Perhaps the art of living a balanced life is comparable to learning to ride a bicycle, learning to dance, to walk a tight rope or on a balance beam, or to becoming a person who is wise and discerning and capable of making just and noble decisions.
The common thread among these is that balance may be in a sense intuitive, but it is not complete at the outset – it takes time, practice, effort, perseverance, diligence, insight, and often help from other people.
So if you are feeling a bit ‘frazzled’ in life, maybe you feel run down, burnt out, over committed, with too much to do and too many people to please, not enough time, energy, ‘sanity’, or peace of mind, then perhaps it is time to take a step back, time to breathe, to think and figure out a healthier way forwards.
It is worth recognising that finding balance is a part of life, and it can be difficult and we may fall down a few too many times. We may feel like a toddler who is learning to walk, with legs like jelly, unstable in our ways. Yet, with practice, we will get stronger, more adept and before long we will be off and on our way, and able to walk, run and play, including with other people. We might be scarred from too many falls off our metaphorical bikes but we don’t allow those things to keep us from getting back up again, watching and learning from others, until it becomes ‘second nature’ to us and we look for new challenges and learning opportunities.
I do think finding balance is a fine art. One which isn’t always easy to communicate. But just as we can learn to dance, to ride a bike, to grow in wisdom, to walk a tightrope, to reach out to someone else as we are doing so, so too can we learn to hone our skills at finding balance in life.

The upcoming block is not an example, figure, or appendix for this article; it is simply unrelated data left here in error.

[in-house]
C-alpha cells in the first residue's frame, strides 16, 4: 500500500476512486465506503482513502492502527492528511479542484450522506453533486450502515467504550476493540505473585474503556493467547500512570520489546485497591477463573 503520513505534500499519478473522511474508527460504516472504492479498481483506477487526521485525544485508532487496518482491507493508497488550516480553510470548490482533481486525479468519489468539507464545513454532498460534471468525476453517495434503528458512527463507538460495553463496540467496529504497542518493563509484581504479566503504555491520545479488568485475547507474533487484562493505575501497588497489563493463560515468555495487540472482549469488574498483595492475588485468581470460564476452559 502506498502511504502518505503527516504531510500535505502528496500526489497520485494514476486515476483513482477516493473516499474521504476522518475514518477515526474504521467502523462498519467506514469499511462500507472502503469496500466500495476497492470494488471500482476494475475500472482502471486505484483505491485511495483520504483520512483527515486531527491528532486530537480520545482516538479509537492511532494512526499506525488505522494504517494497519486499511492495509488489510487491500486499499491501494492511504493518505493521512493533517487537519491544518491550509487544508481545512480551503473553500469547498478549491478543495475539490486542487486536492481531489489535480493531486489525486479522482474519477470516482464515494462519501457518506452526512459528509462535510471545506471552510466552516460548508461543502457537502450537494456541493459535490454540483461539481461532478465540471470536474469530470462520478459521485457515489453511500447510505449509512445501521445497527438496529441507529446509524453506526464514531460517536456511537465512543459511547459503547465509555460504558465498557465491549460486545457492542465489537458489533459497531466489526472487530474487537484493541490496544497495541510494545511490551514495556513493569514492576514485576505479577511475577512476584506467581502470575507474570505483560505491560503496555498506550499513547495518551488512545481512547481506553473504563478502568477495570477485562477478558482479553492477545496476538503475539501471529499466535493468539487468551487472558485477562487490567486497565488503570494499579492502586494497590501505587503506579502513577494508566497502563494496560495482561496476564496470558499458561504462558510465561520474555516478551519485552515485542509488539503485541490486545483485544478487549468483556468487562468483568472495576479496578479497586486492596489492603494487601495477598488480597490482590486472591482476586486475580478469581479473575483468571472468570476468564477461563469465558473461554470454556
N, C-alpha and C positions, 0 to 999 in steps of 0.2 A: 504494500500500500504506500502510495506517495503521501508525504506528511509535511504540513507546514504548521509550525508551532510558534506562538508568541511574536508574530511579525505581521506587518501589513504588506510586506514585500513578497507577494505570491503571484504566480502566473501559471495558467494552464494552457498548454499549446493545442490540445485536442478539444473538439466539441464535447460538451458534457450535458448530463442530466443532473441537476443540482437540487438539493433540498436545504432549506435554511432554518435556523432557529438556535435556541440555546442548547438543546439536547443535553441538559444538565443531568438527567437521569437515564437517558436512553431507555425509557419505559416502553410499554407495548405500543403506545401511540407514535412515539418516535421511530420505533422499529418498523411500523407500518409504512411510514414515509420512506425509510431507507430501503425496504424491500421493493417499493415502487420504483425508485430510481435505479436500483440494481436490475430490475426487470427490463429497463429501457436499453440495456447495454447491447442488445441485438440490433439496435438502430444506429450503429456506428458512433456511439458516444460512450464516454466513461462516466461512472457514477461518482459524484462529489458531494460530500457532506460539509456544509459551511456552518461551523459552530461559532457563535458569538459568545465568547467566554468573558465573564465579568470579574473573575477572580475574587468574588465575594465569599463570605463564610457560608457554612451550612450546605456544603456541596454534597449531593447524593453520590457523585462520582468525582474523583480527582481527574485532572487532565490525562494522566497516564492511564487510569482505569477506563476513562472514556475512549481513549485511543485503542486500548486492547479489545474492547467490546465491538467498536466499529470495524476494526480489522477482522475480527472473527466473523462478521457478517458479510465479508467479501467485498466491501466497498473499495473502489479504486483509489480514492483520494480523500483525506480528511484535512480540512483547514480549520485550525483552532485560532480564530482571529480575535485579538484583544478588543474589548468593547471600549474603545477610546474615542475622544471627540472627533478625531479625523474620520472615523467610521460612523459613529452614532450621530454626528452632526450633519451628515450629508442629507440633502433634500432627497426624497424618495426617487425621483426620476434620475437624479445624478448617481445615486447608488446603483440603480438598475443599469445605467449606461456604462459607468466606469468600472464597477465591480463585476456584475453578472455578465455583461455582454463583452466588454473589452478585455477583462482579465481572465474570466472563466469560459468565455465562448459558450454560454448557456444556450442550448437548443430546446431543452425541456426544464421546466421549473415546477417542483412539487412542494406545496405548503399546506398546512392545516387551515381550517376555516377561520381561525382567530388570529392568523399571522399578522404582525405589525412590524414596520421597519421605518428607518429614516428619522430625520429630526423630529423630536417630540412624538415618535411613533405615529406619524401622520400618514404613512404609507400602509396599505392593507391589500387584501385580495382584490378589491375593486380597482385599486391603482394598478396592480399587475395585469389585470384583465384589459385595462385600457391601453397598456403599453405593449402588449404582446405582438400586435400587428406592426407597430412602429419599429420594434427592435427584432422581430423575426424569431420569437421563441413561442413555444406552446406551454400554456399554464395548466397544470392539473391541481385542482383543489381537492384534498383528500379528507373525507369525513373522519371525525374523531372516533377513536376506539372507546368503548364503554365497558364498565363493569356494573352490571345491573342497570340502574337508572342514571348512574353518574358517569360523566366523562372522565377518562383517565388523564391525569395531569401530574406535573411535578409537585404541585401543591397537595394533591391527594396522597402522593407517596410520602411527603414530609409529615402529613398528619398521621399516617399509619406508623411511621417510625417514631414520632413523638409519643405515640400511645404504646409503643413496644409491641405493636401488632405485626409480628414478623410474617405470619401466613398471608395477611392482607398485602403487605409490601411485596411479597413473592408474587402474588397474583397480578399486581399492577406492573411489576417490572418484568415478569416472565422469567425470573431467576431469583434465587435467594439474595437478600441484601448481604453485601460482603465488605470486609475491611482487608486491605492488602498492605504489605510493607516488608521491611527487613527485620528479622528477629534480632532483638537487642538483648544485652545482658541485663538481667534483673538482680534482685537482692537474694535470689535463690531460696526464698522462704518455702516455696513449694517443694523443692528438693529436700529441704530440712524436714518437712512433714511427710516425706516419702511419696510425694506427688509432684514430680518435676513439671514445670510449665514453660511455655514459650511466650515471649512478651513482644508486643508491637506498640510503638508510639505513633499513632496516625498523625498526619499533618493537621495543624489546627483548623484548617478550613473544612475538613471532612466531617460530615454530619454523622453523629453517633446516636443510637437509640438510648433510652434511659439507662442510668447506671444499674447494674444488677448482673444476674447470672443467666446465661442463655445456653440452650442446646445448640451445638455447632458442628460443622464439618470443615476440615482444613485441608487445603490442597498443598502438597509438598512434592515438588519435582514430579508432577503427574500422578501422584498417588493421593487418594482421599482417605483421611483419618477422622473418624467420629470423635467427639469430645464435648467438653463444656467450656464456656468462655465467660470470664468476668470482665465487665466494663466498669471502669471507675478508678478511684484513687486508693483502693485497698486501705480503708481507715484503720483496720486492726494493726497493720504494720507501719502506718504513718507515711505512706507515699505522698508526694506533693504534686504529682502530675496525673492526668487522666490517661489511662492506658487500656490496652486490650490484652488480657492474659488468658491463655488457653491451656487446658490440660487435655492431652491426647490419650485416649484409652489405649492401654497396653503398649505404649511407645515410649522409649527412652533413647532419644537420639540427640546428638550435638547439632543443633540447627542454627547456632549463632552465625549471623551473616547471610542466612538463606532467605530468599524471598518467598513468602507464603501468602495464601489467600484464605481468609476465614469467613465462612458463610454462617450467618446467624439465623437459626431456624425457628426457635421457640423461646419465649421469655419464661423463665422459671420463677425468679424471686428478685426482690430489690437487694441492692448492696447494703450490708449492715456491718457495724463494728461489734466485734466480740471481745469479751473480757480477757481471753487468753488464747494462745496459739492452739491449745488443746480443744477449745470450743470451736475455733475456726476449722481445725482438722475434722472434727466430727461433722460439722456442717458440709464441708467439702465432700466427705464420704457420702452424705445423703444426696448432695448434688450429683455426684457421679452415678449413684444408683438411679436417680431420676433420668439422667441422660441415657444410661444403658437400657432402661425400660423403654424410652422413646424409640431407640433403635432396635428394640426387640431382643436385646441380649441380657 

It’s important to grow in being able to communicate this with others, because just as we are working through things to find balance in our lives, so too are they. We need each other, and we’re in it together, and although we may be making a lot of mistakes, with practice, patience and love we can create a ‘dance’ that is full of beauty, love, and passion.
Stumbling is a part of learning. And finding balance is a part of that process.
Life in the adult world can be stressful at times. Goodness, life as a teenager and even as a child can be filled with challenges, depending on one’s circumstances and disposition. Today, however, I had the good pleasure of spending the afternoon with my little God-daughter, and my friend who is her mum who I have known since university days before her two children were born. We were belatedly celebrating her 10th birthday at the same place I took her to the previous year. Her choice, so I know she liked it.
Last month she had her birthday celebrations with friends and family, and today I got to celebrate with her, and be reminded to smile at all of the things a happy child has going on in her little world.